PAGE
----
Carl Zimmer is not just one of my favorite science writers, he’s also someone who is constantly experimenting with new ways to reach readers in the rapidly evolving online ecosystem. He’s got a short comment in Nature on eBooks (subscription required). What I find interesting is his enthusiasm for mini-books, or, if you’re a glass half-full kind of person, long-form essays (the writing of which is a rapidly disappearing art):
Freed of old constraints, e-books can take on new forms. A writer would never propose a 30-page book to a traditional publisher. Yet many authors are now experimenting with this miniature genre. Some are participating in a programme recently launched by Amazon, called Kindle Singles, to promote these pieces. Writers can also take advantage of the computer power of tablets. One excellent example is Before the Swarm, an e-book published earlier this year by The Atavist, a small publishing house. The book is a profile of entomologist Mark Moffett by writer Nicholas Griffin. You can read Before the Swarm as a straight profile, or you can tap the screen to reveal what The Atavist calls ‘inline extras’ — digital footnotes that present audio recordings, video and information such as the definition of the Schmidt Sting Pain Index.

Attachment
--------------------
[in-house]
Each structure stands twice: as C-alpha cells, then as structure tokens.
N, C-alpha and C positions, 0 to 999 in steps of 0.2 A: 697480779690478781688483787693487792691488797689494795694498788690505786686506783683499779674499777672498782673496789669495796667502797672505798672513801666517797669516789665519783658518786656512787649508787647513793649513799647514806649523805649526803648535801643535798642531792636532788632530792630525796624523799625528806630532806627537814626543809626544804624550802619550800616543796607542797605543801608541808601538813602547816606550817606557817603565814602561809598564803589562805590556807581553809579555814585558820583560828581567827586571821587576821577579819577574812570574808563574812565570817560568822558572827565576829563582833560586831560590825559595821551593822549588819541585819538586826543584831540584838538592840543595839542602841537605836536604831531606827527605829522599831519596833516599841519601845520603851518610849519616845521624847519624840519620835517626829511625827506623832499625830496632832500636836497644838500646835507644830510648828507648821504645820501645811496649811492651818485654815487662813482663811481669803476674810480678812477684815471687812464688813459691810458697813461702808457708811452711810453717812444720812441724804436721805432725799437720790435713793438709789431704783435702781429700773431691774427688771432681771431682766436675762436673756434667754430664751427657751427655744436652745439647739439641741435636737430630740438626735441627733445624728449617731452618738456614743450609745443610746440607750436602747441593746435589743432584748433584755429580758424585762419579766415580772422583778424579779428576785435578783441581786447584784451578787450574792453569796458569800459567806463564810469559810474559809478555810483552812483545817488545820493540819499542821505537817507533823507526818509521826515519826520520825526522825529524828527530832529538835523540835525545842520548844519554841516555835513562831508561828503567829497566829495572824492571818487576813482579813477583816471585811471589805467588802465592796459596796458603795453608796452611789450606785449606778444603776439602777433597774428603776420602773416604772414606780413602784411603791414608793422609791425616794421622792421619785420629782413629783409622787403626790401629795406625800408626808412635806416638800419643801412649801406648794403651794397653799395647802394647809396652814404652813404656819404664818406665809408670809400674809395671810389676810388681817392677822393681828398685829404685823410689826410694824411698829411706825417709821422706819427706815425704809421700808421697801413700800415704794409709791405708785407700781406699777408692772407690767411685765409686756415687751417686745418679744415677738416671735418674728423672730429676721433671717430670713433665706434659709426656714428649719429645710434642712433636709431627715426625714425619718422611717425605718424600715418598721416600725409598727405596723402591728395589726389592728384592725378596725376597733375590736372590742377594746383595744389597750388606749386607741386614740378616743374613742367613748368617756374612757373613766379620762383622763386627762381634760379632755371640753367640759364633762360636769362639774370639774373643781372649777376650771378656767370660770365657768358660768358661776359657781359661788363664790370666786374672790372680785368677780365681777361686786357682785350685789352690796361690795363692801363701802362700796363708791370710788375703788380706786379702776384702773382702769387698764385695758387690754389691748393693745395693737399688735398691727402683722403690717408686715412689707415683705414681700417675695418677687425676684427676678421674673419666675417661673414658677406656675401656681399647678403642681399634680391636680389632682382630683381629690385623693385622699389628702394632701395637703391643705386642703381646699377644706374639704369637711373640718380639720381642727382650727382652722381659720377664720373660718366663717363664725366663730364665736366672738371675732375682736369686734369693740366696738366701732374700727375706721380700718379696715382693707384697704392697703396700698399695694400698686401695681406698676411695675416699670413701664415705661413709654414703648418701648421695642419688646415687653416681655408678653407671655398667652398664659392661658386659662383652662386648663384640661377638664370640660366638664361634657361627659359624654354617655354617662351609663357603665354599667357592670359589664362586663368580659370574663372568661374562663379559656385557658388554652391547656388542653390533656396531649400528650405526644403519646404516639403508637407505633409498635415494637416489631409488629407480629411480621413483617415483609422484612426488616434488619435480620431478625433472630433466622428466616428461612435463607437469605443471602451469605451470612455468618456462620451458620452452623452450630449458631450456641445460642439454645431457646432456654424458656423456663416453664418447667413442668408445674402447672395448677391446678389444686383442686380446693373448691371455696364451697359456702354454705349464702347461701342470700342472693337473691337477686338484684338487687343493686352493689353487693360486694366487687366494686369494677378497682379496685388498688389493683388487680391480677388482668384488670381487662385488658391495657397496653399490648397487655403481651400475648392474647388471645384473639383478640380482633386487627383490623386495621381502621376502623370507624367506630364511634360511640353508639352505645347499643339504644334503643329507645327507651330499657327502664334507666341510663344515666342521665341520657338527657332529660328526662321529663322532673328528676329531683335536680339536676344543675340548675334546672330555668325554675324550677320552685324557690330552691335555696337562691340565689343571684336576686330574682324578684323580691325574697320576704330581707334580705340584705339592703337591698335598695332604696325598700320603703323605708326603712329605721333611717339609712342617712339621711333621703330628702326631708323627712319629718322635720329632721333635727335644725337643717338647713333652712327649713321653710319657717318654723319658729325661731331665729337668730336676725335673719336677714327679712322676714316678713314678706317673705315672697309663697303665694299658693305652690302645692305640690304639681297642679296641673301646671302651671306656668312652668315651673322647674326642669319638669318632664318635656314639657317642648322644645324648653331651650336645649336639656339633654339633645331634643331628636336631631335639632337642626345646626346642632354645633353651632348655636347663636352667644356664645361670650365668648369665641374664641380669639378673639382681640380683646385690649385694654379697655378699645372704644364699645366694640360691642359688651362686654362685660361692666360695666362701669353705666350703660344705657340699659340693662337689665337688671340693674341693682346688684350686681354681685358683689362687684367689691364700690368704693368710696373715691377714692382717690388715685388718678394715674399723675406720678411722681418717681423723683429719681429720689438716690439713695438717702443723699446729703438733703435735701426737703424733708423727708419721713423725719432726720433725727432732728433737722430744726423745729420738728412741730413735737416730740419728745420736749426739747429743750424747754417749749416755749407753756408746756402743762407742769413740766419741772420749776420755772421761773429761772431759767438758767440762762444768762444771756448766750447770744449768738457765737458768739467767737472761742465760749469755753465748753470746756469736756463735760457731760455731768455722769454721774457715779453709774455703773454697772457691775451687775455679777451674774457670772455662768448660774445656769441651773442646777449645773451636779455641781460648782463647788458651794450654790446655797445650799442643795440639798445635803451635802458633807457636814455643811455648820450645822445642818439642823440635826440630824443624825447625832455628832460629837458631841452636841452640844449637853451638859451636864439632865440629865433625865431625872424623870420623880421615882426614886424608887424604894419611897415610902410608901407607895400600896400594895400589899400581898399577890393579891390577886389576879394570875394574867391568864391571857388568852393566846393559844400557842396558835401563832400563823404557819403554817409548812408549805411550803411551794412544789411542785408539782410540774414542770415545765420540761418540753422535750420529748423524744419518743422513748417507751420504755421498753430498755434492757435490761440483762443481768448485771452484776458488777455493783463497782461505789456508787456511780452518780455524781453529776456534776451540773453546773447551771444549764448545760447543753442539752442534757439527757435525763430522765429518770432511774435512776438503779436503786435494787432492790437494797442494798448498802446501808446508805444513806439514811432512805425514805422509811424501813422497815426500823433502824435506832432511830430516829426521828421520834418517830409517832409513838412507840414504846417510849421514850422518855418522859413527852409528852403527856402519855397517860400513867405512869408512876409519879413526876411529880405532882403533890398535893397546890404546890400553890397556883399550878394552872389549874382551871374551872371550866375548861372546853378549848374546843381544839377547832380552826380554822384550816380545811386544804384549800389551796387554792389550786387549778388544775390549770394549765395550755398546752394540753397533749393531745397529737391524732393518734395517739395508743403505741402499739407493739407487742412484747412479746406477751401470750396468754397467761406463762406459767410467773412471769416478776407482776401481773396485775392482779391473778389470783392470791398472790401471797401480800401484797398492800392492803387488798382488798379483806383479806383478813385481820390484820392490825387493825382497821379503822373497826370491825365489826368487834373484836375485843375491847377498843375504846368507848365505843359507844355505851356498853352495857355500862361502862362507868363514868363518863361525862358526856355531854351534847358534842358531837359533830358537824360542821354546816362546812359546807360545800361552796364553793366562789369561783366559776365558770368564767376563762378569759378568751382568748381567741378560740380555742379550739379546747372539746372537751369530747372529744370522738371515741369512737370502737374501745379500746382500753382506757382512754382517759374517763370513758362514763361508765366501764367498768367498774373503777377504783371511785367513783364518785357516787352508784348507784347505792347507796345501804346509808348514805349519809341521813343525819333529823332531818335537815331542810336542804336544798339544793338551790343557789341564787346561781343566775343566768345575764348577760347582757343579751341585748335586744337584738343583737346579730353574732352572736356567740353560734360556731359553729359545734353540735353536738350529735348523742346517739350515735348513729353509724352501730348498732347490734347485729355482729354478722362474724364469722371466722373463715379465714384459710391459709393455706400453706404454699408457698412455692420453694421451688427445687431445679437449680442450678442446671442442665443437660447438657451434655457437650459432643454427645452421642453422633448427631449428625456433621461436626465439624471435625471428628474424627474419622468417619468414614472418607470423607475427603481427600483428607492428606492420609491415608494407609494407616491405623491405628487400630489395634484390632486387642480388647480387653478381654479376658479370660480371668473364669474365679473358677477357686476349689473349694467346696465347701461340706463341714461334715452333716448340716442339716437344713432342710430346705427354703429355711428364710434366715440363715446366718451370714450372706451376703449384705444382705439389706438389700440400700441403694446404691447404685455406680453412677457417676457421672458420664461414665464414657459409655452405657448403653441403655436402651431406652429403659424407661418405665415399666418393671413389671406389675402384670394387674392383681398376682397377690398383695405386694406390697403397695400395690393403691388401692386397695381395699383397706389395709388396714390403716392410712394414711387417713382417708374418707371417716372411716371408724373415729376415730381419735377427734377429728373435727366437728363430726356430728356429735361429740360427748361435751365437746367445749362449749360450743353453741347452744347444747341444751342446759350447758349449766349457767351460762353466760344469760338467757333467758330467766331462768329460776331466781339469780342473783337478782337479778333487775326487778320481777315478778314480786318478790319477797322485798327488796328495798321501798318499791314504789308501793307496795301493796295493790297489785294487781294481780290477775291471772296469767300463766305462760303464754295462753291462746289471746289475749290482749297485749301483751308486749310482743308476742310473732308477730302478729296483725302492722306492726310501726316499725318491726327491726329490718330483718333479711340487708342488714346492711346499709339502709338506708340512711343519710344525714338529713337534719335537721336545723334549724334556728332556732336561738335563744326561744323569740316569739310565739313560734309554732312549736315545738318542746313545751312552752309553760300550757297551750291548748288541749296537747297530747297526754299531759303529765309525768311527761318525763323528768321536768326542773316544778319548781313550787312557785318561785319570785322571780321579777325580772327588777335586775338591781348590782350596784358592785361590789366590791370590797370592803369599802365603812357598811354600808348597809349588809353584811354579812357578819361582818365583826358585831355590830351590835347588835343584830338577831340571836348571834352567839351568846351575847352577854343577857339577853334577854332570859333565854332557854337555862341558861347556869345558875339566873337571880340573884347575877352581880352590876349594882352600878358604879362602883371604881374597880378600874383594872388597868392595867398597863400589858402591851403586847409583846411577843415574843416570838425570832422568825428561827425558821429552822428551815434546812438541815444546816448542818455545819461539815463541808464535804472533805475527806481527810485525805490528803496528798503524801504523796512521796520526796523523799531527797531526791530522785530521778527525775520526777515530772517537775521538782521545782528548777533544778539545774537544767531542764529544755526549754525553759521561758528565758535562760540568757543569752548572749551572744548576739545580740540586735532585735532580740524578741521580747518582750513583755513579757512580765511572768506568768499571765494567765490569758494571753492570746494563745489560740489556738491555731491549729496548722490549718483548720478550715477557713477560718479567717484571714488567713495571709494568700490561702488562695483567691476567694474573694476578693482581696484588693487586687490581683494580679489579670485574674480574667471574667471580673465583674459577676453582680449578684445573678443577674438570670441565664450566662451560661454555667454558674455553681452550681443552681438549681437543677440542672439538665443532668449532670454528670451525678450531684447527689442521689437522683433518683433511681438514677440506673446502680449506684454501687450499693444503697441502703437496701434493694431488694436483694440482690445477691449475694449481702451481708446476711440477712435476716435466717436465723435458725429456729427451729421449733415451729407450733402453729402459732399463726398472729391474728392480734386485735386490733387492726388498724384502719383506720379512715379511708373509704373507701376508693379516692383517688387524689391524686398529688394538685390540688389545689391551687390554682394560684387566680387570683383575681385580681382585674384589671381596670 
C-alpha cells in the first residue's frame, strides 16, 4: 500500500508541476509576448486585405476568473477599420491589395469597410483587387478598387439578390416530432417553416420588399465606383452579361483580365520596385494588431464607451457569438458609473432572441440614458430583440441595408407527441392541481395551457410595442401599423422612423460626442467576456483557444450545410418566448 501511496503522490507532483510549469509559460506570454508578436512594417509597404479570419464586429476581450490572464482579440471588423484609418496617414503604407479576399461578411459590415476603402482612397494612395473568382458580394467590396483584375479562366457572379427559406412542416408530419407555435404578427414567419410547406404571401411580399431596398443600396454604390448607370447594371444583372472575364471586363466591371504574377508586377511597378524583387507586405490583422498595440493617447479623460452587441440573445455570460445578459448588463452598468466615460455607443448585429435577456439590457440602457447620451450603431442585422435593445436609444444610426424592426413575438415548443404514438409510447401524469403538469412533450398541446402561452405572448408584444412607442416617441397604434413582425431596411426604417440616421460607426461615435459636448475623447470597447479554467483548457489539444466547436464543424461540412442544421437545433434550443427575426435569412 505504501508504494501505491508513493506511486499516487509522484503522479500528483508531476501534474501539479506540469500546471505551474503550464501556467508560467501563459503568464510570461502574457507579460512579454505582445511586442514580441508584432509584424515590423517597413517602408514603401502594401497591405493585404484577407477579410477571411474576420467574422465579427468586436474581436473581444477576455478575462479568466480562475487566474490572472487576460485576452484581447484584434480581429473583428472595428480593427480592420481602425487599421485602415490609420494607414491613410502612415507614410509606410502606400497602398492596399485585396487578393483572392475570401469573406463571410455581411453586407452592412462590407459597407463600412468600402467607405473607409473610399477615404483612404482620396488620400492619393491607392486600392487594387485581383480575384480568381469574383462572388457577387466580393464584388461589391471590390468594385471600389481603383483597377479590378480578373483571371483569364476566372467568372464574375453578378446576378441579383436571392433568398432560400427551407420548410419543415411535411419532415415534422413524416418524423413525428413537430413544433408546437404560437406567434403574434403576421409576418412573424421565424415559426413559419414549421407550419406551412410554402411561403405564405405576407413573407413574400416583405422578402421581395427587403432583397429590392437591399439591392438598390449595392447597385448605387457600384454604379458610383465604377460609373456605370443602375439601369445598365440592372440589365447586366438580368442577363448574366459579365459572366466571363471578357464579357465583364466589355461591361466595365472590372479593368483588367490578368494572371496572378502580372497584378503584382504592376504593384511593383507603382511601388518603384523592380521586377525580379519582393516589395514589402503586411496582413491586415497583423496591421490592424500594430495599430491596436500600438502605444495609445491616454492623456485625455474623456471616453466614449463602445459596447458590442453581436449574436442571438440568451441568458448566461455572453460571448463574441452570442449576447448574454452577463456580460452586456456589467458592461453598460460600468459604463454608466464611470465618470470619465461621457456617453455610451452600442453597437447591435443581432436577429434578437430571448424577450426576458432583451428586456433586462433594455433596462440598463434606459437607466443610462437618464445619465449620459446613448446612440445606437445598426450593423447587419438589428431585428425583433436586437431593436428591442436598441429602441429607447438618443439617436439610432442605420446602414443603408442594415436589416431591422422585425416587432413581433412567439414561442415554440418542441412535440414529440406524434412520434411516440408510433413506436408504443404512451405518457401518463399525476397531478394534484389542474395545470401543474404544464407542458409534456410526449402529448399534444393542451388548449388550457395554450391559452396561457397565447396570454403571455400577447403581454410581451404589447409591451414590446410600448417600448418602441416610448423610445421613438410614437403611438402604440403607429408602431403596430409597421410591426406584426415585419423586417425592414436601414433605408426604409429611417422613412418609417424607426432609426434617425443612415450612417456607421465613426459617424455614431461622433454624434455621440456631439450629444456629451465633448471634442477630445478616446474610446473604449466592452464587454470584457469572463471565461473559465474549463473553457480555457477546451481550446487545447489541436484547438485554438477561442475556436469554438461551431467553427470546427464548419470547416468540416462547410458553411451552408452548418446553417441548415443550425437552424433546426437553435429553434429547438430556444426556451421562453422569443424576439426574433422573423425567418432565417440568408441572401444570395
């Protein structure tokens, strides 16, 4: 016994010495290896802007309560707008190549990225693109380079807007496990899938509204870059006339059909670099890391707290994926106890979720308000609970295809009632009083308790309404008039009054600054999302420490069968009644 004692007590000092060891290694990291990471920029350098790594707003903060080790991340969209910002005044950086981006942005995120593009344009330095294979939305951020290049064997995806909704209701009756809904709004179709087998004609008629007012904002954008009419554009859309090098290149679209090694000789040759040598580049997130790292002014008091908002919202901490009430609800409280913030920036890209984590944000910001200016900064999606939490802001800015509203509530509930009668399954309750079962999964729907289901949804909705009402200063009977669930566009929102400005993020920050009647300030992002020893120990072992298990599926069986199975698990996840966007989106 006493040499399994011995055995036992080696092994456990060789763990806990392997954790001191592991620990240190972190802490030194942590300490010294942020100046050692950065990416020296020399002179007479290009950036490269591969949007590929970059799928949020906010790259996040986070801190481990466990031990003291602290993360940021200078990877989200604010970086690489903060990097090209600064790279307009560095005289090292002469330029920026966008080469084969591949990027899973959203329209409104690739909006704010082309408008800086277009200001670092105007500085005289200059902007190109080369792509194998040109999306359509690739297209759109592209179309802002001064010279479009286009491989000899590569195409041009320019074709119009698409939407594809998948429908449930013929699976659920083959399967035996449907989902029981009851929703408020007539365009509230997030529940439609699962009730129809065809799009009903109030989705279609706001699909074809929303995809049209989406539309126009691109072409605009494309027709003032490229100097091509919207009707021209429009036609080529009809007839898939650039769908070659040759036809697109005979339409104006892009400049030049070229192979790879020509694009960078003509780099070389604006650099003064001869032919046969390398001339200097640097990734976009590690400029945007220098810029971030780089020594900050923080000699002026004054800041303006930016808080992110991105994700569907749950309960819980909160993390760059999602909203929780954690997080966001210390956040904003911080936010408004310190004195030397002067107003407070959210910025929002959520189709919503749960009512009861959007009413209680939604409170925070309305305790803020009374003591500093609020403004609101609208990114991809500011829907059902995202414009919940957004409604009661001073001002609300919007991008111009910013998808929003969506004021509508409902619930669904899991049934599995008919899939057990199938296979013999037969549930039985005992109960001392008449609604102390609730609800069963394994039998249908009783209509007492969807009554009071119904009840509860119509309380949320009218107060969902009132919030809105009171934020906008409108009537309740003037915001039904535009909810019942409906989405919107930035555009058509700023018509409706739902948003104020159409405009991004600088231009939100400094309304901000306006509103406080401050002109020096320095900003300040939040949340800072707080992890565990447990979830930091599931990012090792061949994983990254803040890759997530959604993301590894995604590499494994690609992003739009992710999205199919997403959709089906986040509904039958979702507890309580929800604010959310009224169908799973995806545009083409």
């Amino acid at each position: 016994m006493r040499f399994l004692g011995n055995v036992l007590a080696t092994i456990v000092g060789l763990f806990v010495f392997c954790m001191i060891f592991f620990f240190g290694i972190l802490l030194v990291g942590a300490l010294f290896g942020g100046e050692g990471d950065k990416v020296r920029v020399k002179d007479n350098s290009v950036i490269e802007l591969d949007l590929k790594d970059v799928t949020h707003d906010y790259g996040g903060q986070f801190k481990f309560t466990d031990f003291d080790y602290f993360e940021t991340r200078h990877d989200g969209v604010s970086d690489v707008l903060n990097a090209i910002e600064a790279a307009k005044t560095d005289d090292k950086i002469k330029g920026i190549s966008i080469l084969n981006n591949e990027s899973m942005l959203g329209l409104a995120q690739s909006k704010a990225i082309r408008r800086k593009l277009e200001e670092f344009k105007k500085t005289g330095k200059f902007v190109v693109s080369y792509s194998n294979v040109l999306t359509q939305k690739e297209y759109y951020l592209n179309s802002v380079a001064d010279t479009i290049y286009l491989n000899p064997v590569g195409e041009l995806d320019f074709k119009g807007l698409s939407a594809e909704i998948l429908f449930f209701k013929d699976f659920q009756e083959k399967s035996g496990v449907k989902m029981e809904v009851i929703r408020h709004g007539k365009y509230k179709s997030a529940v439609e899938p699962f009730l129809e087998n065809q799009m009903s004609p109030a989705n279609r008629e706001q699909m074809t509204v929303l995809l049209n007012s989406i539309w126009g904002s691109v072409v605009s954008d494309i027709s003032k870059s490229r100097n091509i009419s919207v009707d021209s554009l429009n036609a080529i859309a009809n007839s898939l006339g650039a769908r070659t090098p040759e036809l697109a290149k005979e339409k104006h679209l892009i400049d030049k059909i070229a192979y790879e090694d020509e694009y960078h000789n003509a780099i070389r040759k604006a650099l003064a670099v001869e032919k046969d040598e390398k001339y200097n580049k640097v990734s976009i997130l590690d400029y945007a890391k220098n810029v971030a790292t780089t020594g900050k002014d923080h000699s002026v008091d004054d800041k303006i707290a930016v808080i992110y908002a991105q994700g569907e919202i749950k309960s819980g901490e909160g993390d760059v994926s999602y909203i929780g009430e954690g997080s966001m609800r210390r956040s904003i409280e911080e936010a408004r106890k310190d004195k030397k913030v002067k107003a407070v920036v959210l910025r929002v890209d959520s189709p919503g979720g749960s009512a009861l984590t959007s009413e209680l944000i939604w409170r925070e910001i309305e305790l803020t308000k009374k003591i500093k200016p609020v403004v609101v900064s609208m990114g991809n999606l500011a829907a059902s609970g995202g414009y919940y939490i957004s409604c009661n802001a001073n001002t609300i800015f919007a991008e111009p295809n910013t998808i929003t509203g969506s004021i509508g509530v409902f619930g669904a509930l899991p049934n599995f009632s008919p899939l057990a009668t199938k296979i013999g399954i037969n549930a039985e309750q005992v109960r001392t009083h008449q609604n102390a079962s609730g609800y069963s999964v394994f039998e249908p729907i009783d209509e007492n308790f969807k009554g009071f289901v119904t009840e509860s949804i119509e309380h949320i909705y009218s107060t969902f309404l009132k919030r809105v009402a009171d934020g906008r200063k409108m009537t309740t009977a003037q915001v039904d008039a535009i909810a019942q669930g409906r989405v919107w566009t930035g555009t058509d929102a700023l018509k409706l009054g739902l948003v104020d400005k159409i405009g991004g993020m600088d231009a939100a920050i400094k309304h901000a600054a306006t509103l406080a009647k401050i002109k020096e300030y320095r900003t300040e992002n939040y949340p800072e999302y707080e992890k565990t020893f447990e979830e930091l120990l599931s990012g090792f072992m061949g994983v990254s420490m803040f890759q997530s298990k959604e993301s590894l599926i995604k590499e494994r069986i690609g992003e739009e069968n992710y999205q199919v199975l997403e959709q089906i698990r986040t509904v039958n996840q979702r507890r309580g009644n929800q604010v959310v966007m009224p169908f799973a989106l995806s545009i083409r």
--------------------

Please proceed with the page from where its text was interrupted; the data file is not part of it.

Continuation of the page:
Whether these long-form essays include multi-media features or not, they have a lot going for them. We all hate shelling out $20 for a 200-page hardcover on some potentially interesting topic, only to find out that this overpriced book is really at heart a 40-page essay surrounded by useless filler. Long essays in a cheap eBook format could be good for everyone – readers will pay $5 or $2 and skip the filler, writers actually may do better because they get a bigger cut of the sale price, and dumpsters don’t get filled with piles of obsolete hardcovers that even used book stores aren’t interested in.
Scott Esposito, a literary critic who writes the blog Conversational Reading, has been thinking along the same lines as Zimmer. He’s begun a series of long form essays, and I’m interested to see how his experiment turns out. I imagine that audiences for medium-length literary criticism and science writing would be similar – voracious readers who like to delve into something meaty, without having to wade through fluff.